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Title: Factors influencing the dispersal of Pseudomonas fluorescens NZI7 by Caenorhabditis elegans
Author: Wilkins, Annekathrin
ISNI:       0000 0004 6499 8017
Awarding Body: University of Oxford
Current Institution: University of Oxford
Date of Award: 2016
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Caenorhabditis elegans is a natural predator of the mushroom pathogen Pseudomonas fluorescens NZI7. The bacterial mechanisms for reducing predation by the nematode through the secretion of secondary metabolites have been described, but not yet fully explored. The behaviour of nematodes is influenced by the different factors produced by the pseudomonads. In this thesis we develop a range of assays to link the behaviour of C. elegans to these factors to identify their role in bacteria-nematode interactions. We show that these factors play two distinct roles: they may either repel nematodes, or harm them. This permits the classification of mutants of P. fl. NZI7 lacking these factors as either attractive, edible or both. Many studies of C. elegans behaviour have demonstrated that the nematode can distinguish between different food sources. Our results show two distinct types of response: chemotaxis drives the response to attractive or repellent stimuli, and nematodes also show a choice behaviour that is independent of chemotaxis. This choice behaviour is determined by bacterial edibility and requires nematodes to come into contact with the bacteria. This contact is the foundation of the bacterial dispersal by nematodes. By making use of the luminescence property of the available bacterial mutants, we demonstrate an intimate link between the behaviour of C. elegans and the success with which bacteria are disseminated: if nematodes are induced to regularly leave a bacterial colony, whether through their genotype or the low edibility of the food, then they will spread bacteria effectively. Throughout this thesis, we use computational simulations based on a hybrid cellular automaton model to represent the nematode-bacteria interactions. These simulations recreate the observed behaviour of the system, thus they help to confirm our hypotheses and establish the fundamental aspects of the interactions between the two species.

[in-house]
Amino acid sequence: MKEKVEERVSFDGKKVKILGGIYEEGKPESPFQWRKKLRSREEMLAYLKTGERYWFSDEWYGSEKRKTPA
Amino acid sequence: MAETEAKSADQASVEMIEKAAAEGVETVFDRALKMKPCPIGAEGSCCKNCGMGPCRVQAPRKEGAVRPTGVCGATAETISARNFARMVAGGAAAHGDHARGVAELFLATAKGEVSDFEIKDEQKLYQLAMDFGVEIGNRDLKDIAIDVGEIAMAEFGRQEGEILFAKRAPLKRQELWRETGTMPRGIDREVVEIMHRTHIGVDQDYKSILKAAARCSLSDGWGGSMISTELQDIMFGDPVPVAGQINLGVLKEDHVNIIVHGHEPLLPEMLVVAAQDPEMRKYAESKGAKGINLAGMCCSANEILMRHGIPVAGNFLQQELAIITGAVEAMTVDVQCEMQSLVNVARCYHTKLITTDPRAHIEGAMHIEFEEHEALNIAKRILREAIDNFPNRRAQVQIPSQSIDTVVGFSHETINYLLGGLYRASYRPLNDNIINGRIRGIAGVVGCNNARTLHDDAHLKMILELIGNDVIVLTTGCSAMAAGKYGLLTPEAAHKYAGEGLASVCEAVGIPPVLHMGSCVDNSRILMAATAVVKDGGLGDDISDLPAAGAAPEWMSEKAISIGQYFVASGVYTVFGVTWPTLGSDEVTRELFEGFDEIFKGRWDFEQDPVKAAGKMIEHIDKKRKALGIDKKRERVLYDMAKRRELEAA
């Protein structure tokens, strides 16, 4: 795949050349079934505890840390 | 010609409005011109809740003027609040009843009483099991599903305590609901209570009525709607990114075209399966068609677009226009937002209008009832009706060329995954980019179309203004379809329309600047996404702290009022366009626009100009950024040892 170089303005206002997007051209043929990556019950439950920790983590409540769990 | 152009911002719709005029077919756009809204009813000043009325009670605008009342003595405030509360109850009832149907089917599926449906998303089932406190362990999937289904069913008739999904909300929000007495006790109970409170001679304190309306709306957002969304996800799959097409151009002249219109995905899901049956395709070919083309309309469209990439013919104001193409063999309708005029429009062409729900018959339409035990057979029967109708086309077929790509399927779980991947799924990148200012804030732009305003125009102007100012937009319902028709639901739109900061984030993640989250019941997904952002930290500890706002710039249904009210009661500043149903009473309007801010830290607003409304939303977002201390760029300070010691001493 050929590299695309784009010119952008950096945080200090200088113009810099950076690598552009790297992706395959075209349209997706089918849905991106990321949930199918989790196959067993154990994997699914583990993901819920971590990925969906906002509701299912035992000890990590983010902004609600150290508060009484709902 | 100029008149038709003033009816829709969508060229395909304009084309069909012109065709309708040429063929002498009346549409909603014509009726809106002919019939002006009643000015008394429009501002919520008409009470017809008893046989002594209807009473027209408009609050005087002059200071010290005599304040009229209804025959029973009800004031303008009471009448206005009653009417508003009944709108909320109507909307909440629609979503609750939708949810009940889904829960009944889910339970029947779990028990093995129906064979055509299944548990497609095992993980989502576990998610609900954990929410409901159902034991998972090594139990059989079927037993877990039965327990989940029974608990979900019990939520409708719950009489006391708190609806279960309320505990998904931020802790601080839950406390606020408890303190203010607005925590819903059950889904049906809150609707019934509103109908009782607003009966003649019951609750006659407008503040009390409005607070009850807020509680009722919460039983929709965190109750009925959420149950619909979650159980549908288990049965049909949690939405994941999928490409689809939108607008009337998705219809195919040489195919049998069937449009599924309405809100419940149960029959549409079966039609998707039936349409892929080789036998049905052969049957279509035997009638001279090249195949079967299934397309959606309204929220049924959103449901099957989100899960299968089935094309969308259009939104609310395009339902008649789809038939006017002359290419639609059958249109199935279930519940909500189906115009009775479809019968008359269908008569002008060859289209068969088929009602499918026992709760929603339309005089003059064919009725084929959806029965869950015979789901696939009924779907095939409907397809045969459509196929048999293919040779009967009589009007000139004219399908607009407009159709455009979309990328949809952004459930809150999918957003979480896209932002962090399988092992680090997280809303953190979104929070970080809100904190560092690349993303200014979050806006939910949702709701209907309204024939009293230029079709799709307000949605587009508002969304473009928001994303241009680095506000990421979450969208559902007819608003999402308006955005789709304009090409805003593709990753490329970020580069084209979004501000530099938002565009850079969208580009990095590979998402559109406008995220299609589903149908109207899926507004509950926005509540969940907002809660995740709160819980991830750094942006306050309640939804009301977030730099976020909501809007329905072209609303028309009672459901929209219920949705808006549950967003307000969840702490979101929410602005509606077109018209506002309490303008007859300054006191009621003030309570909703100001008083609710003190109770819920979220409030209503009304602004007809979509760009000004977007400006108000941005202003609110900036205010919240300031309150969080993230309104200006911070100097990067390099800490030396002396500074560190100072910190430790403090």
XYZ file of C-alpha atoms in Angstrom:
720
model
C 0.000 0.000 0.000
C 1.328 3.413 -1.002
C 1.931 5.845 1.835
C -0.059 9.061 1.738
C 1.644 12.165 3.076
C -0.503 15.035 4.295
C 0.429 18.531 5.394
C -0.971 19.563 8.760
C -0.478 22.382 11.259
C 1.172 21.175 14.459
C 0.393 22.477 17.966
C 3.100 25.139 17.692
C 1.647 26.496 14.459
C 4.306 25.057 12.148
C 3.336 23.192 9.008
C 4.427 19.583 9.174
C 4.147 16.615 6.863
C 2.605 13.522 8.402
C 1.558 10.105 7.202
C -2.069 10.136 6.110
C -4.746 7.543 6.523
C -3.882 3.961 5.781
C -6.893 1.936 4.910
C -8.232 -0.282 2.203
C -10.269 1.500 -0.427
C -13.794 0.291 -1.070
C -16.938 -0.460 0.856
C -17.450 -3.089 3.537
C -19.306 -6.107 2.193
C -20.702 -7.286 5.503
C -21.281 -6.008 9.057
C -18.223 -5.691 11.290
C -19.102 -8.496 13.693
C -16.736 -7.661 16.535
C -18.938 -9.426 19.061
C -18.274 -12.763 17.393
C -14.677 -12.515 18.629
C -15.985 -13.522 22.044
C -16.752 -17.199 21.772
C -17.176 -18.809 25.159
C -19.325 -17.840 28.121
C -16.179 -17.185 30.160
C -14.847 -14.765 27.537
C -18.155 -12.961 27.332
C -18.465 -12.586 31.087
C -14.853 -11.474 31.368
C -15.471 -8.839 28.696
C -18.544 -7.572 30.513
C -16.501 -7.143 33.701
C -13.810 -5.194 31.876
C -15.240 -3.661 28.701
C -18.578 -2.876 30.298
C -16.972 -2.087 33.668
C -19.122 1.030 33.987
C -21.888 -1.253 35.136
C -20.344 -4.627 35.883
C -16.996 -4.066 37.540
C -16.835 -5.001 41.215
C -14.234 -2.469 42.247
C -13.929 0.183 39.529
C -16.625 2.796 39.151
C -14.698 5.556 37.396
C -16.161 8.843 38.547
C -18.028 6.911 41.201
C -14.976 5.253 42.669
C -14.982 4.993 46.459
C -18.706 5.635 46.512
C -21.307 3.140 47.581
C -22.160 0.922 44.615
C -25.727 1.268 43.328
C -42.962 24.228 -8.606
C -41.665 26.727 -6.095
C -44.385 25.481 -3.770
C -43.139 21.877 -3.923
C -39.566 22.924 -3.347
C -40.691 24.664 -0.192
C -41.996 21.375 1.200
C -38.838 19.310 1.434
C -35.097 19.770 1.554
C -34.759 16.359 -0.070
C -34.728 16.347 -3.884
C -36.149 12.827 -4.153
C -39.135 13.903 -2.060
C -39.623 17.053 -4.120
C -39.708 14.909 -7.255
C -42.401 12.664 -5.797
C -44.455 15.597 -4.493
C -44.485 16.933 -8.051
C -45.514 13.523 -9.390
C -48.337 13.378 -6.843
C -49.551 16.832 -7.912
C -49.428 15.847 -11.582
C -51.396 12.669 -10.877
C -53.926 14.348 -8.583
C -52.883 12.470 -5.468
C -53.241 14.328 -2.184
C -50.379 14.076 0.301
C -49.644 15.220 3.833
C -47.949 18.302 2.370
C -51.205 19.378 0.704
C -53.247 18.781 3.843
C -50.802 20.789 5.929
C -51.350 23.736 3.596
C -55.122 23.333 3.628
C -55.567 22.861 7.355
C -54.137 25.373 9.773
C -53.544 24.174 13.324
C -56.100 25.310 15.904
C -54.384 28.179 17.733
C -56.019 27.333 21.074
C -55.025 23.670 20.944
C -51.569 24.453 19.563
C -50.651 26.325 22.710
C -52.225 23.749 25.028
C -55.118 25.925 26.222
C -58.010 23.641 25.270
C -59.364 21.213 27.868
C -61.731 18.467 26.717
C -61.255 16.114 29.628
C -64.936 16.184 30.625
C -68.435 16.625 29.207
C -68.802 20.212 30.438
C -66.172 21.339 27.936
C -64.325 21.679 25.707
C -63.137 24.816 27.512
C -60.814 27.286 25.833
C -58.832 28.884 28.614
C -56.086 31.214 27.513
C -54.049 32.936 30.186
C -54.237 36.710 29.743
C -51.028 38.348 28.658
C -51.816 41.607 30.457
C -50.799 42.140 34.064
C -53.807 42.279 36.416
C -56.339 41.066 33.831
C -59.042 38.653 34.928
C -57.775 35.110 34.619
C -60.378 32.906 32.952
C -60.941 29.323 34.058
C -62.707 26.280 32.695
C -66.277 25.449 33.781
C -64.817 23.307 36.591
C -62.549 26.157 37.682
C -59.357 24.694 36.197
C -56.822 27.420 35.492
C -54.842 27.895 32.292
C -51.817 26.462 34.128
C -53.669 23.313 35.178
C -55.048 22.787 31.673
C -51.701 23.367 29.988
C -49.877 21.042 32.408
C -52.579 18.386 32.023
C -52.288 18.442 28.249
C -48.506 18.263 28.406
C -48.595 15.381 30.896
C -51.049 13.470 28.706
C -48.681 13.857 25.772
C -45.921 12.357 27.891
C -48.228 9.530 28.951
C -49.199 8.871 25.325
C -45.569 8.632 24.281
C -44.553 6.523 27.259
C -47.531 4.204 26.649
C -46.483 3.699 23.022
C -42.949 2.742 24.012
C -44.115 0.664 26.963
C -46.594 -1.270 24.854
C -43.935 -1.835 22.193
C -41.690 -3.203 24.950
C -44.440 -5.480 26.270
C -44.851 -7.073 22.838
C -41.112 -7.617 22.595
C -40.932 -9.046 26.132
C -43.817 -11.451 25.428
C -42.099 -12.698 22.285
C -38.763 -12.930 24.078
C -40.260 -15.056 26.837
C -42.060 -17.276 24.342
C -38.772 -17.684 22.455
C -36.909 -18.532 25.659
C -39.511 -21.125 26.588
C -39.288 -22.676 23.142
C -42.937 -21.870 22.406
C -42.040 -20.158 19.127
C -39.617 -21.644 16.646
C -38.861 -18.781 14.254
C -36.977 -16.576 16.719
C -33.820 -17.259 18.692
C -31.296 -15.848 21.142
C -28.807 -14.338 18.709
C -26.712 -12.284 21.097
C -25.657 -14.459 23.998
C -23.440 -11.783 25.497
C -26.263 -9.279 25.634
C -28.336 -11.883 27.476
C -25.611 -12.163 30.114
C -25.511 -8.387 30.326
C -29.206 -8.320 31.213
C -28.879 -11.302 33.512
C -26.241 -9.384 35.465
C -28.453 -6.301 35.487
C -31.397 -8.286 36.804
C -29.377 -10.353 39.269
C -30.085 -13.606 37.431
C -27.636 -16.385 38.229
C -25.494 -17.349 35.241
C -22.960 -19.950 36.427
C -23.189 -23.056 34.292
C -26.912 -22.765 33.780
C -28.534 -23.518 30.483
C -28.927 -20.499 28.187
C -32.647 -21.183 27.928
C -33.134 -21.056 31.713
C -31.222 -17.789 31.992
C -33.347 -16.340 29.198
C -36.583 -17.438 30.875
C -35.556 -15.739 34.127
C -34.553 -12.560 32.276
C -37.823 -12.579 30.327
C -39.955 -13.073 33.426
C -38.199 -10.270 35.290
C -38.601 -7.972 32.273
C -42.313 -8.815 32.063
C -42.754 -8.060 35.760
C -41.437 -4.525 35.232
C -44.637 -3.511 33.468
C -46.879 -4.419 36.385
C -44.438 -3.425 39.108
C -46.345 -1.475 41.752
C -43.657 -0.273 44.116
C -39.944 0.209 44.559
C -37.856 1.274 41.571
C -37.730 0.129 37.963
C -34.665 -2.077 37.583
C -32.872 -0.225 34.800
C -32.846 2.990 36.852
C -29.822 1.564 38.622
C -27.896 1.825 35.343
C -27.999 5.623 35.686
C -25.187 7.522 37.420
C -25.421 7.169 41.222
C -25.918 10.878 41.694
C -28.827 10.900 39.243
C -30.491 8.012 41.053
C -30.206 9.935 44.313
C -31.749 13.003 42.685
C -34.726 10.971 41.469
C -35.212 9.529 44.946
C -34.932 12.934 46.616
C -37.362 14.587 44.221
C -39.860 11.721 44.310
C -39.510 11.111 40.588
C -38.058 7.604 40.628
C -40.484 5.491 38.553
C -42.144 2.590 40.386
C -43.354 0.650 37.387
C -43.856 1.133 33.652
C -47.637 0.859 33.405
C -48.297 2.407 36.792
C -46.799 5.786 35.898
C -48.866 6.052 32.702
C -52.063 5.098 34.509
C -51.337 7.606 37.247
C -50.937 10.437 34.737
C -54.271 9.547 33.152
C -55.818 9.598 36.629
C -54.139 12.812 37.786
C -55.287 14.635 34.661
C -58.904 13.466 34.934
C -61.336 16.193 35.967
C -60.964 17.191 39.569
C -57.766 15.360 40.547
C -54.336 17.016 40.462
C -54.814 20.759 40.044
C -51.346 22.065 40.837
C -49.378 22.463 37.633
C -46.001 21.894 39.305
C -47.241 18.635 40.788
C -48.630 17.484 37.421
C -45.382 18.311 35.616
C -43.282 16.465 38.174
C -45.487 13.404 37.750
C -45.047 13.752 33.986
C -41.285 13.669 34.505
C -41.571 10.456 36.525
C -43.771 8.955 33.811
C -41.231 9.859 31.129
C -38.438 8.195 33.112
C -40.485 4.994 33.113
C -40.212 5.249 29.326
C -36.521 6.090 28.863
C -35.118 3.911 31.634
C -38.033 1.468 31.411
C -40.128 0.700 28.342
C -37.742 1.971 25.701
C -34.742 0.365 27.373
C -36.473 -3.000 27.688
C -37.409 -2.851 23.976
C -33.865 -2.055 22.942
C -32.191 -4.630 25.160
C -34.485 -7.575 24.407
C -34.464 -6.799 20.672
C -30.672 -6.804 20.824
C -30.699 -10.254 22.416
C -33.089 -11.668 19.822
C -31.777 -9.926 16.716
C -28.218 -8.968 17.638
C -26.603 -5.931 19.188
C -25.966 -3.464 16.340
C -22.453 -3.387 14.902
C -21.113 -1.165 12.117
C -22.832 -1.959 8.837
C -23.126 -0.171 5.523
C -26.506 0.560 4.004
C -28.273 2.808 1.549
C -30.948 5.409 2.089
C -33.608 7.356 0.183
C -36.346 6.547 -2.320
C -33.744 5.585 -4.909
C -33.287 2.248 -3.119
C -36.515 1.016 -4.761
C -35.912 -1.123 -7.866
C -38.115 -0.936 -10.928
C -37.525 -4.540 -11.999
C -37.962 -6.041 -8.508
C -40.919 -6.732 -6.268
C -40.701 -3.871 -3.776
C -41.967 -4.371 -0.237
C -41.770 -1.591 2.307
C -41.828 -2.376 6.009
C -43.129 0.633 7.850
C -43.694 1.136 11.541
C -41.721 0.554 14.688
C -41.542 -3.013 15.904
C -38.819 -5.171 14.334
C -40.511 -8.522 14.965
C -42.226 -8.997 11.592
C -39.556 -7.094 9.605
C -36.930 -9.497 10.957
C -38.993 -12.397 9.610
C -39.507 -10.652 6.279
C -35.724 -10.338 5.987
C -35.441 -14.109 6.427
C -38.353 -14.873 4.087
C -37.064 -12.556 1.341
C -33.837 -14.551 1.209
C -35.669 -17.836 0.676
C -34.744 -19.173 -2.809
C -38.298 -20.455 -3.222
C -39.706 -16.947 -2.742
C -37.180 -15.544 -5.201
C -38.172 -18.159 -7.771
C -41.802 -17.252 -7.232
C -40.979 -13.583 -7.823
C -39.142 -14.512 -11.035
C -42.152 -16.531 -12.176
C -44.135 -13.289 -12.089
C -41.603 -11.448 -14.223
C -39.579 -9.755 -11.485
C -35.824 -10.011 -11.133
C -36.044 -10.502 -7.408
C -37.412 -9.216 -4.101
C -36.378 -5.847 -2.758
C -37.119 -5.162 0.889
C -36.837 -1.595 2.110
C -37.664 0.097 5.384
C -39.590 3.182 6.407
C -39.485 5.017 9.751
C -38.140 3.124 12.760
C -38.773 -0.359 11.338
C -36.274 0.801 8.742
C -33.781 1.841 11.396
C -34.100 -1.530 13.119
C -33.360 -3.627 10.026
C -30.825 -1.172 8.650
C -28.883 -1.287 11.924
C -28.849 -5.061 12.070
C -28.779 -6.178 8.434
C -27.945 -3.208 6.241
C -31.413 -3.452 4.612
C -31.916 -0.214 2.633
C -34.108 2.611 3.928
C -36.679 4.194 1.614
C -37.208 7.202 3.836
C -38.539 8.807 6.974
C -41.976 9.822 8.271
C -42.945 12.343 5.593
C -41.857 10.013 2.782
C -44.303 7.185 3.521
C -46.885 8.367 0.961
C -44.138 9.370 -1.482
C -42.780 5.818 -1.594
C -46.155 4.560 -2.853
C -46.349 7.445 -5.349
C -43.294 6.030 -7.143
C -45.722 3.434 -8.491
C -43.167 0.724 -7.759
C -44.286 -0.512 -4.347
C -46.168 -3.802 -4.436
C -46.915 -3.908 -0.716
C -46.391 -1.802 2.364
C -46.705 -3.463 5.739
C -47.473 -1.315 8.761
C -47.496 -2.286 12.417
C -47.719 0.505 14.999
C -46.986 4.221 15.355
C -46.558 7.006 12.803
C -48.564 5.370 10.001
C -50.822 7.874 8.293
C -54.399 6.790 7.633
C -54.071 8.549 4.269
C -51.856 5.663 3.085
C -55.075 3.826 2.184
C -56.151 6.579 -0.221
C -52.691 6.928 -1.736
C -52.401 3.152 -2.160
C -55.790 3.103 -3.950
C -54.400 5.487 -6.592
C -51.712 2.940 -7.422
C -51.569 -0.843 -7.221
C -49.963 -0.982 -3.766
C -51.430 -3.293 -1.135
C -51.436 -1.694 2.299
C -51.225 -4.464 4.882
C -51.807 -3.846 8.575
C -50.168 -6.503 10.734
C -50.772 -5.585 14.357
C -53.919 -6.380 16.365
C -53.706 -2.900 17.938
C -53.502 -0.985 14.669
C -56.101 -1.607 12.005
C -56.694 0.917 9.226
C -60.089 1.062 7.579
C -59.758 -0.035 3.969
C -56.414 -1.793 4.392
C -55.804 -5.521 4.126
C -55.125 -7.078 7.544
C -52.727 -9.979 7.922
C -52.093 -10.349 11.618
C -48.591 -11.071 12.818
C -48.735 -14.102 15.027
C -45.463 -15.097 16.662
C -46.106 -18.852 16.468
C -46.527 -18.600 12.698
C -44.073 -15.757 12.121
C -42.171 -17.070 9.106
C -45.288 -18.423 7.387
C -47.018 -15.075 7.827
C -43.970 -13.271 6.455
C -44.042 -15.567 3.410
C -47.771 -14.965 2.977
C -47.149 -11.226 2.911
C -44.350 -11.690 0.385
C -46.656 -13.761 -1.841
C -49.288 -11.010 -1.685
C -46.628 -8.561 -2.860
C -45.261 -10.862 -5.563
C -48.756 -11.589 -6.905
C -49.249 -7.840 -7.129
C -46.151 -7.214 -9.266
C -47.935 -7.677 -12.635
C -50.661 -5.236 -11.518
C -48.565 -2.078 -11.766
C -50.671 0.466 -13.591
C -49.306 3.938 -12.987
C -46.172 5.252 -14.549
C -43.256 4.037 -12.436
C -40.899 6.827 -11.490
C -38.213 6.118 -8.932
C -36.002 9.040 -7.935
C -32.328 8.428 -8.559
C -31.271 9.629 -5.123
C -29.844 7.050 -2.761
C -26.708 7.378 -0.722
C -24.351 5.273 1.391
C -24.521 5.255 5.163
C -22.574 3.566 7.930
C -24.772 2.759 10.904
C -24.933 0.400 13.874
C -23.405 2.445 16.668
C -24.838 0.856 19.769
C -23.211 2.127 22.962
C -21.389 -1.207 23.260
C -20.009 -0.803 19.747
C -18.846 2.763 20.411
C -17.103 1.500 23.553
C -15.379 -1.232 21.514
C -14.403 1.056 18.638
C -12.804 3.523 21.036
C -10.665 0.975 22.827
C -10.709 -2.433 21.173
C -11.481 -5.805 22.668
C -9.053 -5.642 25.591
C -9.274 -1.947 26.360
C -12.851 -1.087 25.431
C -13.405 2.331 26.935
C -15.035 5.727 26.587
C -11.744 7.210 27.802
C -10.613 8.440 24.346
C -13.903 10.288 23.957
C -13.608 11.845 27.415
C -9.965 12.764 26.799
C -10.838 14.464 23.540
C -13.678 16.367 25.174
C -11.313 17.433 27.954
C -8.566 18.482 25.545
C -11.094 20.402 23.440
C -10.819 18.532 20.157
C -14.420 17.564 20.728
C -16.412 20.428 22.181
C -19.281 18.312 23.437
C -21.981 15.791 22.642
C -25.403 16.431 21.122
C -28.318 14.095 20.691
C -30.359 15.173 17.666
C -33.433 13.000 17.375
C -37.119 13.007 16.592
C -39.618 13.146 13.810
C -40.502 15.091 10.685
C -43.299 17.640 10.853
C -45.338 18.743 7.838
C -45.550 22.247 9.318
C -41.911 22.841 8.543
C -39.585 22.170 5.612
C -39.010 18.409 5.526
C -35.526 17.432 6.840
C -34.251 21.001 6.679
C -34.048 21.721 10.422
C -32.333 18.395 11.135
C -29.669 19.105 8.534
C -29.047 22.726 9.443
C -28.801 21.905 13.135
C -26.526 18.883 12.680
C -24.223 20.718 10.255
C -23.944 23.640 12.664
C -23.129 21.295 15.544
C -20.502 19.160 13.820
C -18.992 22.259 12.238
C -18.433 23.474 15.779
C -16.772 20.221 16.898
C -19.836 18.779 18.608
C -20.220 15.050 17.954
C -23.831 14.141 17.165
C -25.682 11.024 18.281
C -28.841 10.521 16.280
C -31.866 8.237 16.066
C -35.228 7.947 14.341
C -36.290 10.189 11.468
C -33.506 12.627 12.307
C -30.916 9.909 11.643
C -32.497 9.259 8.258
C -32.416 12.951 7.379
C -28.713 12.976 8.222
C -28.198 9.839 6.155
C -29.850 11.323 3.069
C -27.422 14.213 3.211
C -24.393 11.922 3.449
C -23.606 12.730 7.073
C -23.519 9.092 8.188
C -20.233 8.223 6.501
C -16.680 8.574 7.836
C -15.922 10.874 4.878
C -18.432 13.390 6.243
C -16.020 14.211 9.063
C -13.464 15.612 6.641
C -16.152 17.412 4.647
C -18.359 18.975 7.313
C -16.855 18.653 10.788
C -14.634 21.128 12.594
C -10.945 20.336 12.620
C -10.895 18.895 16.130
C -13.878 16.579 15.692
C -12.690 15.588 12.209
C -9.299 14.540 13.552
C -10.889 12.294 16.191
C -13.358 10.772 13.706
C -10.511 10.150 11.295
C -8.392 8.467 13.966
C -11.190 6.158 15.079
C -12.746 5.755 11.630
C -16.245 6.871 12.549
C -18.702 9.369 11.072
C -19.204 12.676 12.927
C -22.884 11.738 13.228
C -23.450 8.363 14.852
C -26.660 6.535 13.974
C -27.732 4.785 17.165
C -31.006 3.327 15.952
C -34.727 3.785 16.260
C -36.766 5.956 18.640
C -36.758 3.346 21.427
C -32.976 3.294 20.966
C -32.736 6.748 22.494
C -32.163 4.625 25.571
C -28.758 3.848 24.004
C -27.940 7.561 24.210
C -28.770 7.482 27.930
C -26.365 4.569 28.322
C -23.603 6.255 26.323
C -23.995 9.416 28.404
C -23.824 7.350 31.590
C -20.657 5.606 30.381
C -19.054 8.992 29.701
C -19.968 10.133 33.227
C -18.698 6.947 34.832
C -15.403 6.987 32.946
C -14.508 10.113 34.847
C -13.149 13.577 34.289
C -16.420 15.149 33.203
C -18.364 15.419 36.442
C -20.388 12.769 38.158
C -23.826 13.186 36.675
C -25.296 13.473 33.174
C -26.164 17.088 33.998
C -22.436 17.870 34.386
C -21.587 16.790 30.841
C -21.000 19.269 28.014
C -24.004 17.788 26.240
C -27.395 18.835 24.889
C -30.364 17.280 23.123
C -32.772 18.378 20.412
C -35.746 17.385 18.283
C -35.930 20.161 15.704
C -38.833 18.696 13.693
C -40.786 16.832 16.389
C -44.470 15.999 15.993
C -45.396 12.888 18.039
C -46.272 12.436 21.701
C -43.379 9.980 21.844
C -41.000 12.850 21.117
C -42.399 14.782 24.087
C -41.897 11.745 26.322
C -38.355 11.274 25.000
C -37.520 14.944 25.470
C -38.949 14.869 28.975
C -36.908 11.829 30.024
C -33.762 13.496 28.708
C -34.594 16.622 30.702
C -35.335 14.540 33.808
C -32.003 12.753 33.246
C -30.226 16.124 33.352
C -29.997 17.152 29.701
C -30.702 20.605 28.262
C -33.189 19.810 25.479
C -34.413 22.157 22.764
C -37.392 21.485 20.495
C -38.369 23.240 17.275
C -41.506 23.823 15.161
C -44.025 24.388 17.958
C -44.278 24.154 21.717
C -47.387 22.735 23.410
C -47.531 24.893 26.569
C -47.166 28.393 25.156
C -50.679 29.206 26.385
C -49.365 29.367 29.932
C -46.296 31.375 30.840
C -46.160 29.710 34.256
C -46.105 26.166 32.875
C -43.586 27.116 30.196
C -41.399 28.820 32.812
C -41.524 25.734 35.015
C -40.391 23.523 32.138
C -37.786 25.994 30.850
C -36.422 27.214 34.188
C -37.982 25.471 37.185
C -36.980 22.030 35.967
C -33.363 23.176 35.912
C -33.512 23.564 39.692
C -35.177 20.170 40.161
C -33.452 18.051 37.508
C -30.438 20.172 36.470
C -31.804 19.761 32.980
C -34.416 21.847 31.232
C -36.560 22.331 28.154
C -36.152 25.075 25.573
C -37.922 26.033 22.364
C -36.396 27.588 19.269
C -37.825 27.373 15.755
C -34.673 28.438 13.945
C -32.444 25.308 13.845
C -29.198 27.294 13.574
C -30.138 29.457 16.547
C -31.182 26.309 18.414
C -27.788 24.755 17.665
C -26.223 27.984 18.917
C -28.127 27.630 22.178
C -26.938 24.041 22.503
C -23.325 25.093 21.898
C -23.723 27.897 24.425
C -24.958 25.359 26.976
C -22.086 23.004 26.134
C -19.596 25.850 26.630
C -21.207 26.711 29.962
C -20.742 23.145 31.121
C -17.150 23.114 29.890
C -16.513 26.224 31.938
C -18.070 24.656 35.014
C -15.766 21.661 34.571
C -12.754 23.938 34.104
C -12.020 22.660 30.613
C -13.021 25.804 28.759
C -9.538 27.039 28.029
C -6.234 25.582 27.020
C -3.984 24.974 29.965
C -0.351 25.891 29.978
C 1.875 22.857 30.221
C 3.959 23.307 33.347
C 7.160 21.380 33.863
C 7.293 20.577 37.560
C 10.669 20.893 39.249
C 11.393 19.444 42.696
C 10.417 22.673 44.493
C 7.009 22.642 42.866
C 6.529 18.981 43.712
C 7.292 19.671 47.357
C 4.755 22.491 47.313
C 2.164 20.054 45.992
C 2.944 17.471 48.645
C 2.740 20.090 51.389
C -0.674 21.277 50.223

Supervisor: Yates, Christian ; Hodgkin, Jonathan ; Preston, Gail Sponsor: Engineering and Physical Sciences Research Council
Qualification Name: Thesis (Ph.D.) Qualification Level: Doctoral
EThOS ID:  DOI: Not available
Keywords: Computational modelling ; Behaviour of nematodes ; Botany ; Cellular automaton ; Pseudomonas fluorescens ; Nematode ; Defence against predators ; Behaviour